• The Fool is also remembered as the creators of the memorable psychedelic paint job on Eric Clapton’s Gibson SG used with Cream. Although Clapton’s nickname for the guitar was “Sunny”, it’s nearly universally referred to as “The Fool” guitar in honor of the artists.

    “Sunny” somehow made it into Todd Rundgren’s possession via Jackie Lomax. The guitar has allegedly been touched up several times and is in poor condition. It is not, as some sources claim, originally George Harrison’s Gibson SG used on Revolver (that guitar was given to Pete Ham of Badfinger and was recently auctioned off).

  • jim mckay

    It’s written over pretty much every copy of the album’s liner notes since it came out in 1975 (except the tape versions) that “Captain Fantastic and the Brown Dirt Cowboy” is autobiographical–ten songs written specifically about the period from when EJ and BT met in 1967 to the release of their first album, “Empty Sky.”

    You should just apologize for your gross negligence in writing about something you haven’t really reviewed except very, very casually. Make me wonder how accurate the other reviews you offer are.

  • uao

    I owe no apologies whatsoever.

    The review is accurate. The lyrics are full of western imagry used in the service of telling Taupin’s “autobiographical” story, as are many John/Taupin songs of the era. It is a loose conceptual album (concept being comparing our heroes to Captain Fantastic and the Brown Dirt Cowboy)

    I did not say it is a “Tale of The Old West”

    Why are Elton John fans so offended by this observation?

    This is not an article on Elton John. It is a recommendation of four albums out of eighty or so re-issues that came out this week.

    I picked an Elton John album, said what’s good about it, gave it a little context, period, end of story.

    Sheesh, it’s not even that good by Elton John standards; nearly any of his 1971-1974 product is better. I simply thought you guys might like the concert material. Frankly, I made the album sound better than it really is.

    That’s all I have to say about Elton John.

    As for The Fool, I appreciate the anecdote about Clapton’s guitar. I didn’t know about that; that’s interesting.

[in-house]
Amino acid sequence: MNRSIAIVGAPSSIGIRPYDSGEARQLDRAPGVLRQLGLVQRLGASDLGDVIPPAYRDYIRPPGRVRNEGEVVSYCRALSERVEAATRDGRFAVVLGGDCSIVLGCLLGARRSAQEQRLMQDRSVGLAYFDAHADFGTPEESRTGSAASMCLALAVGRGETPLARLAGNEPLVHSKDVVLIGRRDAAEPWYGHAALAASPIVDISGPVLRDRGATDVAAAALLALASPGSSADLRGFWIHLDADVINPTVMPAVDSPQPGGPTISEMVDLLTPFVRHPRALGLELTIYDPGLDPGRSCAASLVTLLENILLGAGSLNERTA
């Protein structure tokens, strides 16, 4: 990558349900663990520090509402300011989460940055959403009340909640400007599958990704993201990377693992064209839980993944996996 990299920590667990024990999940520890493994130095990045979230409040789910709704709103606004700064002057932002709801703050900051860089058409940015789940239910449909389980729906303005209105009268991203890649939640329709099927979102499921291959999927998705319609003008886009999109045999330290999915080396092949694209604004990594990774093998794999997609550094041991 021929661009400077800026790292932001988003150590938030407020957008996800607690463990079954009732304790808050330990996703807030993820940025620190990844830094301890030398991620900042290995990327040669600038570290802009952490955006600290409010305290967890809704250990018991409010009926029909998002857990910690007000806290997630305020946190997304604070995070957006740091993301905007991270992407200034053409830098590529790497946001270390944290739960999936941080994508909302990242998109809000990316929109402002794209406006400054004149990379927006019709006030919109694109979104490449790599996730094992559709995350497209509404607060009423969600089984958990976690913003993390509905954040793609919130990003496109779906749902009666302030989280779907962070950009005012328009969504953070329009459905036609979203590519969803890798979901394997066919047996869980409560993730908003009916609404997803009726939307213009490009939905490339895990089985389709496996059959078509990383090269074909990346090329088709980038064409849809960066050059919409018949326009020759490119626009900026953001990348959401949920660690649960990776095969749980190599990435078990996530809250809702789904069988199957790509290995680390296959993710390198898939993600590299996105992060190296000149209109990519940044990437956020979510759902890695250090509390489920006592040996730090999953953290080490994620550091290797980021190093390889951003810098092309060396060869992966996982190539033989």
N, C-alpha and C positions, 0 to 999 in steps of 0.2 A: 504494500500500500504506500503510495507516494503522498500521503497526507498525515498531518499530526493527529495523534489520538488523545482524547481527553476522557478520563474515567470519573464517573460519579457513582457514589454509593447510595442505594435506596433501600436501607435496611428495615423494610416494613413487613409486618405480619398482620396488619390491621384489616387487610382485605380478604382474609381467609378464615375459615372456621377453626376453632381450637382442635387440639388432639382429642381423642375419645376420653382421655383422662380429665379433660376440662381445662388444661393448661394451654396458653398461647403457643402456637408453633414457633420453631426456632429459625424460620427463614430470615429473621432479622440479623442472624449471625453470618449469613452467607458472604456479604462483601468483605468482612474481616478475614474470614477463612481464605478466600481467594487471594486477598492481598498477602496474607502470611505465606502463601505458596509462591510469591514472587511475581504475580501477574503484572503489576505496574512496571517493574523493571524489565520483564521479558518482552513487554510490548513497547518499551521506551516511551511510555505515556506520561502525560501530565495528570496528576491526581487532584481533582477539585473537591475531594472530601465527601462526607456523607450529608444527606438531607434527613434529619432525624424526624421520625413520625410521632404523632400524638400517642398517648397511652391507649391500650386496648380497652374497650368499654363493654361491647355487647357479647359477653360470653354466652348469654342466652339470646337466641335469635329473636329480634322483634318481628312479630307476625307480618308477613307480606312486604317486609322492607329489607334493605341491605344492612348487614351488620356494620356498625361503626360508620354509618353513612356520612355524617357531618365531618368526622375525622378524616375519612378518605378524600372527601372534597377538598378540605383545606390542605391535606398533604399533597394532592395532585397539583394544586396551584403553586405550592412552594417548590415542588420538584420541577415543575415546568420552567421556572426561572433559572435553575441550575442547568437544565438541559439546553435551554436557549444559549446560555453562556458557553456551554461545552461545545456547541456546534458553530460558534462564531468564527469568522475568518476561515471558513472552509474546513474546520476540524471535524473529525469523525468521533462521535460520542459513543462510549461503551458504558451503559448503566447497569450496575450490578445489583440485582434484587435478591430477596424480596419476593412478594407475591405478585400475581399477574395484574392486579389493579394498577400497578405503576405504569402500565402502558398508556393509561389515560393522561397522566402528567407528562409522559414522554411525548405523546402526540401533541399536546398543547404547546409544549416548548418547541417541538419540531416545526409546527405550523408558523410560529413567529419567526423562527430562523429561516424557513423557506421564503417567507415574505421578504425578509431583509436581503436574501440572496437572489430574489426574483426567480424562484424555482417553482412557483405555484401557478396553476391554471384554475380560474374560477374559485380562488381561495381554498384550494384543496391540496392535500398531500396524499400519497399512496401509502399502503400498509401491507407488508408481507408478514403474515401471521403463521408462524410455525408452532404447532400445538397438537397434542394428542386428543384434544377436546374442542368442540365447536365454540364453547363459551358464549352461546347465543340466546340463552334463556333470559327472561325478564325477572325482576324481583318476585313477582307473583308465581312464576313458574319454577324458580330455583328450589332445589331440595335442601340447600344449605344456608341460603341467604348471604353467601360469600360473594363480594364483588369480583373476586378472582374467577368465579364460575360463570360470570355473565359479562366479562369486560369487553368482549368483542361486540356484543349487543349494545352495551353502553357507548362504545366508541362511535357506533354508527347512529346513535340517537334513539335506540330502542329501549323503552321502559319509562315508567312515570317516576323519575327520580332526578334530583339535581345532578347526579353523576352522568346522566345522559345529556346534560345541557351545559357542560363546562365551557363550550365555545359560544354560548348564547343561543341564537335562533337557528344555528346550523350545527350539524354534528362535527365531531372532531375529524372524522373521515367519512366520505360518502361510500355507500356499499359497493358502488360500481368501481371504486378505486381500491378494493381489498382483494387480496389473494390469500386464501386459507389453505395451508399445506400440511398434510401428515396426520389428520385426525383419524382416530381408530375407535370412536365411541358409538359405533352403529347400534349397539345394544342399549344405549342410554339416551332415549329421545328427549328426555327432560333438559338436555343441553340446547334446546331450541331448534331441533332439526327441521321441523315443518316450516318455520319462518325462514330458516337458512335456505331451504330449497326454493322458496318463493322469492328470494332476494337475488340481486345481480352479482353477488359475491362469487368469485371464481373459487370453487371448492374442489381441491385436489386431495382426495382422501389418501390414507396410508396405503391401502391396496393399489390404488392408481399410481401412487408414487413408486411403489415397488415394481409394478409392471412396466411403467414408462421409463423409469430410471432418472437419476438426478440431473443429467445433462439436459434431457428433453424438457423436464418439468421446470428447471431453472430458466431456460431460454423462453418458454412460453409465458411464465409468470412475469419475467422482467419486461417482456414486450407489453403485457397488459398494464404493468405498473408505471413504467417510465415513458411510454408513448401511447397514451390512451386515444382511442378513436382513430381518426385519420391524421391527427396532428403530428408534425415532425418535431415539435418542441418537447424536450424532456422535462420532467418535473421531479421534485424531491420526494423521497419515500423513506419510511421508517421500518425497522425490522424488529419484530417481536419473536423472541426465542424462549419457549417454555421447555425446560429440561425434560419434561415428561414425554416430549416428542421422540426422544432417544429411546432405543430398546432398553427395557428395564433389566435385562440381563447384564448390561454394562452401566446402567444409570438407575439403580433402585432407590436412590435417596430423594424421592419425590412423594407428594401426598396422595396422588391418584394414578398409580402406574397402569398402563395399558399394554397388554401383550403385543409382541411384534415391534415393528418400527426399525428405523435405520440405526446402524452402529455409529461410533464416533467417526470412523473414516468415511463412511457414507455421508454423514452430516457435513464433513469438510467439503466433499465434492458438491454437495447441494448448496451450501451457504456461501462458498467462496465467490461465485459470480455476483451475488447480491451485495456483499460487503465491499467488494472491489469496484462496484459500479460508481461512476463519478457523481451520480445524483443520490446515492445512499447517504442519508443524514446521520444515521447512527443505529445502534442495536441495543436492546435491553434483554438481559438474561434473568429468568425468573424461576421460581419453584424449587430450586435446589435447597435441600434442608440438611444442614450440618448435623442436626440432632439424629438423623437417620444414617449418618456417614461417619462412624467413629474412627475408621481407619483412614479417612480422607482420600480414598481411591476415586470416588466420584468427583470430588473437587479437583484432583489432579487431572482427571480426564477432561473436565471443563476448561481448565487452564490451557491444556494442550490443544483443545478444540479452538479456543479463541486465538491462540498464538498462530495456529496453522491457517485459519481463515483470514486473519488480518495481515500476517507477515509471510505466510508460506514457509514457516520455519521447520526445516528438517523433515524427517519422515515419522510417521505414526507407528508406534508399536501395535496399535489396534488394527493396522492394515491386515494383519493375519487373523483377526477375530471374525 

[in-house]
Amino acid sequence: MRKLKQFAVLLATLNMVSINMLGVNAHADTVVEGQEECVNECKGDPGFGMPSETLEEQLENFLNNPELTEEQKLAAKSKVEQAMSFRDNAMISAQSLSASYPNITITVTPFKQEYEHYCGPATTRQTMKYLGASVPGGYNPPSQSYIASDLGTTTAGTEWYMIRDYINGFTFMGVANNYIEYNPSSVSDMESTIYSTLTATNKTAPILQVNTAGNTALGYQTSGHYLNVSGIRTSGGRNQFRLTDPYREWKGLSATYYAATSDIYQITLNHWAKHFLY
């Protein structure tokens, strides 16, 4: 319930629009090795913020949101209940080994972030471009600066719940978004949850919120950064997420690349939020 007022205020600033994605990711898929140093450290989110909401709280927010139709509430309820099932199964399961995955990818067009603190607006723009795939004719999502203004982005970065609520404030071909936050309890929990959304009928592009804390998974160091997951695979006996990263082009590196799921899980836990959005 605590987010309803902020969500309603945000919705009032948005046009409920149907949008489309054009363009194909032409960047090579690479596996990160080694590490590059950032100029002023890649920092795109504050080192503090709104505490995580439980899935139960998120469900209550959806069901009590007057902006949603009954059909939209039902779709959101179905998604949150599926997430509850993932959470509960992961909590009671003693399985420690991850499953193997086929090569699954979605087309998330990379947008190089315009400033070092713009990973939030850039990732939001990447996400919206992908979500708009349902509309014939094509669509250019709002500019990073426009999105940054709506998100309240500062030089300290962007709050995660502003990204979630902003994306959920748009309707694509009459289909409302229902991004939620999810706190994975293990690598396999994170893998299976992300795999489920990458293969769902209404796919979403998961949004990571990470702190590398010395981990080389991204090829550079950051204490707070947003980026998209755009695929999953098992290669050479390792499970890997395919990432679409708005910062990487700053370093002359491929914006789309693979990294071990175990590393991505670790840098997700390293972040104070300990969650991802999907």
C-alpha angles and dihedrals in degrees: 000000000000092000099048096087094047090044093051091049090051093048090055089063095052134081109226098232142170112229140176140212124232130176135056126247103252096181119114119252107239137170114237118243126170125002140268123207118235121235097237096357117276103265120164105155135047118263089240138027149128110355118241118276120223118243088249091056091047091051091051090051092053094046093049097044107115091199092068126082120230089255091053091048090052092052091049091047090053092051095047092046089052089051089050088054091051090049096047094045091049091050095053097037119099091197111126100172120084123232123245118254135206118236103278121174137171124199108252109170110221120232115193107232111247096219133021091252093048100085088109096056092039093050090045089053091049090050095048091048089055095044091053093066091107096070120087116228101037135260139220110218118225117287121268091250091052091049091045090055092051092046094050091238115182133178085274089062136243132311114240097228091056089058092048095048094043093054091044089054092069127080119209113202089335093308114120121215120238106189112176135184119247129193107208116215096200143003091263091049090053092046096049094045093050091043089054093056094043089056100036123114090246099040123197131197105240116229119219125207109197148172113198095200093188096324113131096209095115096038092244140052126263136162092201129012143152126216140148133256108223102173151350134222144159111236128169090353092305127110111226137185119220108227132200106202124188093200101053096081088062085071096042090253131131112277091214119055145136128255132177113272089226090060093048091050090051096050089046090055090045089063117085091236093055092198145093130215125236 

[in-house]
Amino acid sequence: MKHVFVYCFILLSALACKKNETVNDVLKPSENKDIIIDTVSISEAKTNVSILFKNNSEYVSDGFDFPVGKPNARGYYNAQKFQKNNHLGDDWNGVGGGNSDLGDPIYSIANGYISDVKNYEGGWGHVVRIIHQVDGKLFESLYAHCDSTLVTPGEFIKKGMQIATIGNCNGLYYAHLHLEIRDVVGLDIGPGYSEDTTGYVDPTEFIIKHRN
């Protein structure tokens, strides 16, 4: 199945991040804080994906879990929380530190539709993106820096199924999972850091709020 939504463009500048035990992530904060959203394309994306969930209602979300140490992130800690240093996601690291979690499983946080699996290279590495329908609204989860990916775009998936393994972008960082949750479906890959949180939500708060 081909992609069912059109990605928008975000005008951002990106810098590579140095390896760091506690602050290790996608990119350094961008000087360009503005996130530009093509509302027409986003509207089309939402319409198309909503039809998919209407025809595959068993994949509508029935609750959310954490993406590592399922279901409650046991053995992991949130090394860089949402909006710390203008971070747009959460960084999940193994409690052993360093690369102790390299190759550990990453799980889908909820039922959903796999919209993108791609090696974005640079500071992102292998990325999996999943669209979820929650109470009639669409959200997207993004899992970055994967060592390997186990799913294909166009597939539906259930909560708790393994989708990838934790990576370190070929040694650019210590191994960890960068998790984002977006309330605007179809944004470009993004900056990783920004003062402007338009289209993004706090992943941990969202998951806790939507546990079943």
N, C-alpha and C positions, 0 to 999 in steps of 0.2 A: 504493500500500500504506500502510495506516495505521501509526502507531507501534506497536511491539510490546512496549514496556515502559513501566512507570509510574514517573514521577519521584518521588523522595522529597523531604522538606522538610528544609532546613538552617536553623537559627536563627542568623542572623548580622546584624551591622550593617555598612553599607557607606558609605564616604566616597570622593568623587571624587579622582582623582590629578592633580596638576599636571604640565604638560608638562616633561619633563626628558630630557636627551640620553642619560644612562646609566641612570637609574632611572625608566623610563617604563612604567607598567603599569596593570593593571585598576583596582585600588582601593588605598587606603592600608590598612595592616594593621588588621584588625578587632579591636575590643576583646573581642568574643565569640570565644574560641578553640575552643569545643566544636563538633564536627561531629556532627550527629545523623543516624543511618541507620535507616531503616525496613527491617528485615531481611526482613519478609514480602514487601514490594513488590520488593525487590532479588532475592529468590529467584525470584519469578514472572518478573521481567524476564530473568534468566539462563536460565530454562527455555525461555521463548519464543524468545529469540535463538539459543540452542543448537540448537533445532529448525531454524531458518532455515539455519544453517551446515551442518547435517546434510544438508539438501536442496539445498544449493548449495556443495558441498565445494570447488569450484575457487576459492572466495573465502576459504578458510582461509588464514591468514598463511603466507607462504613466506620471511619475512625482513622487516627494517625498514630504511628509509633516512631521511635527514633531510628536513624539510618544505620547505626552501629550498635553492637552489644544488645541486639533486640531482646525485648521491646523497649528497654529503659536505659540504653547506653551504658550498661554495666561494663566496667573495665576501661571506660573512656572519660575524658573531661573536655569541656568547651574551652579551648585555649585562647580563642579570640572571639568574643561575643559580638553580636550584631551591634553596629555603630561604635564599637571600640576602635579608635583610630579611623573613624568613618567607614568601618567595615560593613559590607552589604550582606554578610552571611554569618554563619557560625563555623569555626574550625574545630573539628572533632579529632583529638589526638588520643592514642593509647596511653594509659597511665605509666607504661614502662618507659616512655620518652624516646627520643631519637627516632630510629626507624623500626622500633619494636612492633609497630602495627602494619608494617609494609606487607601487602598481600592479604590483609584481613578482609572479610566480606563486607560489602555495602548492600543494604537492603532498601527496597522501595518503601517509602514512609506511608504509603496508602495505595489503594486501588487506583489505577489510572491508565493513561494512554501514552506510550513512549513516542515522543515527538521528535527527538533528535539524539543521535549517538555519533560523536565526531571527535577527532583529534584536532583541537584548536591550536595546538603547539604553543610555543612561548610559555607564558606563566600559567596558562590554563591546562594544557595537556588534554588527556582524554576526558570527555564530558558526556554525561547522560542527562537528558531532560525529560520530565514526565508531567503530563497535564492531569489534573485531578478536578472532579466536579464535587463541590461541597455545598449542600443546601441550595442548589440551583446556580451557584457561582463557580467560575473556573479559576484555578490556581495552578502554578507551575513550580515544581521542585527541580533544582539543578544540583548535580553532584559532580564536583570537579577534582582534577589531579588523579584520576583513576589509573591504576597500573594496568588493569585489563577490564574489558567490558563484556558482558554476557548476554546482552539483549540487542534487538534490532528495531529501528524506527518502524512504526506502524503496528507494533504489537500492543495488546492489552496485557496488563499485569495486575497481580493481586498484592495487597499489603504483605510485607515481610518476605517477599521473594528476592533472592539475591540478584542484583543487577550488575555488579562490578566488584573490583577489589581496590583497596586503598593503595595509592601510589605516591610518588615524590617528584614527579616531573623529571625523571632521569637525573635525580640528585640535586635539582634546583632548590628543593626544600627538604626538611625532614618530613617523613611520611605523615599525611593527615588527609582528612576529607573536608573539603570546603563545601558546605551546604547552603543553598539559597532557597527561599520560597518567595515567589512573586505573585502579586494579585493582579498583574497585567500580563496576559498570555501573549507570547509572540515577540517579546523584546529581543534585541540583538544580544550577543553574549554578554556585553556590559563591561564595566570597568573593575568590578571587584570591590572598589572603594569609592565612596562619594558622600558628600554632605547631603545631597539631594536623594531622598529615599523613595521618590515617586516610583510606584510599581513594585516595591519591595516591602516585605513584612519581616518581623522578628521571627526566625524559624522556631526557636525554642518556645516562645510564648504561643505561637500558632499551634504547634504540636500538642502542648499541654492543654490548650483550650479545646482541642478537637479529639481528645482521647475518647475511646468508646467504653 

• uao

    One illustration of what I meant, and then I’m moving on to other things.

    Let’s take “(Gotta Get A) Meal Ticket” for example, since I singled that one out for being a good hard rock song in the write up, and consider it the best moment on the album.

    What is a “meal ticket”? It is an idiom that means “means of making money” or “means to pay one’s bills”.

    Taken as autobiography, one can imagine Taupin (the Cowboy) is talking about his ‘struggles before making “Empty Sky”‘; how he needed that meal ticket his songwriting career became.

    But where does the idiom come from? A “meal ticket” is given to cowboys/ranch hands in the, ahem, West, to be exchanged for a meal.

    Considering these guys are British, using an American western idiom is a conscious decision, not one that comes naturally. Just as Taupin’s Brown Dirt Cowboy alter-ego is a conscious decision, as is the cover art.

    Frankly, “Someone Sved My Life Tonight” doesn’t use any western imagry; that’s why the concept is “loose”. But it’s there.

    So when I say it is a conceptual album using one of Taupin’s pet topics, the American west, as reference points, I’m not making it up. Sure, it’s about him or them. So are the Frampton and Dead Kennedy albums about the artists as much as their topics and images.

    What I don’t get is how I’ve commited some sin by mentioning Taupin’s particular fascination with such imagry. (which, as I’ve mentioned, appears on other albums, too)

    As for liner notes, you can’t hear them; I seldom consider any written material when I respond to an audio work.

    Incidentally, the best things on this particular collection are “One Day At A Time” and “Philadelphioa Freedom”, both of which aren’t on the original pressings.

  • godoggo

    By the way, I don’t think of Holiday in Cambodia as an anti-war song so much as an anti-yuppy song. There’s some stuff on the back of the LP criticizing the government of the time for supporting the Khmer Rouge seat in the UN, but if you listen to the lyrics, you might get the feeling Jello thought Pol Pot was on to something. Wonder how my local donut vendors would react to this?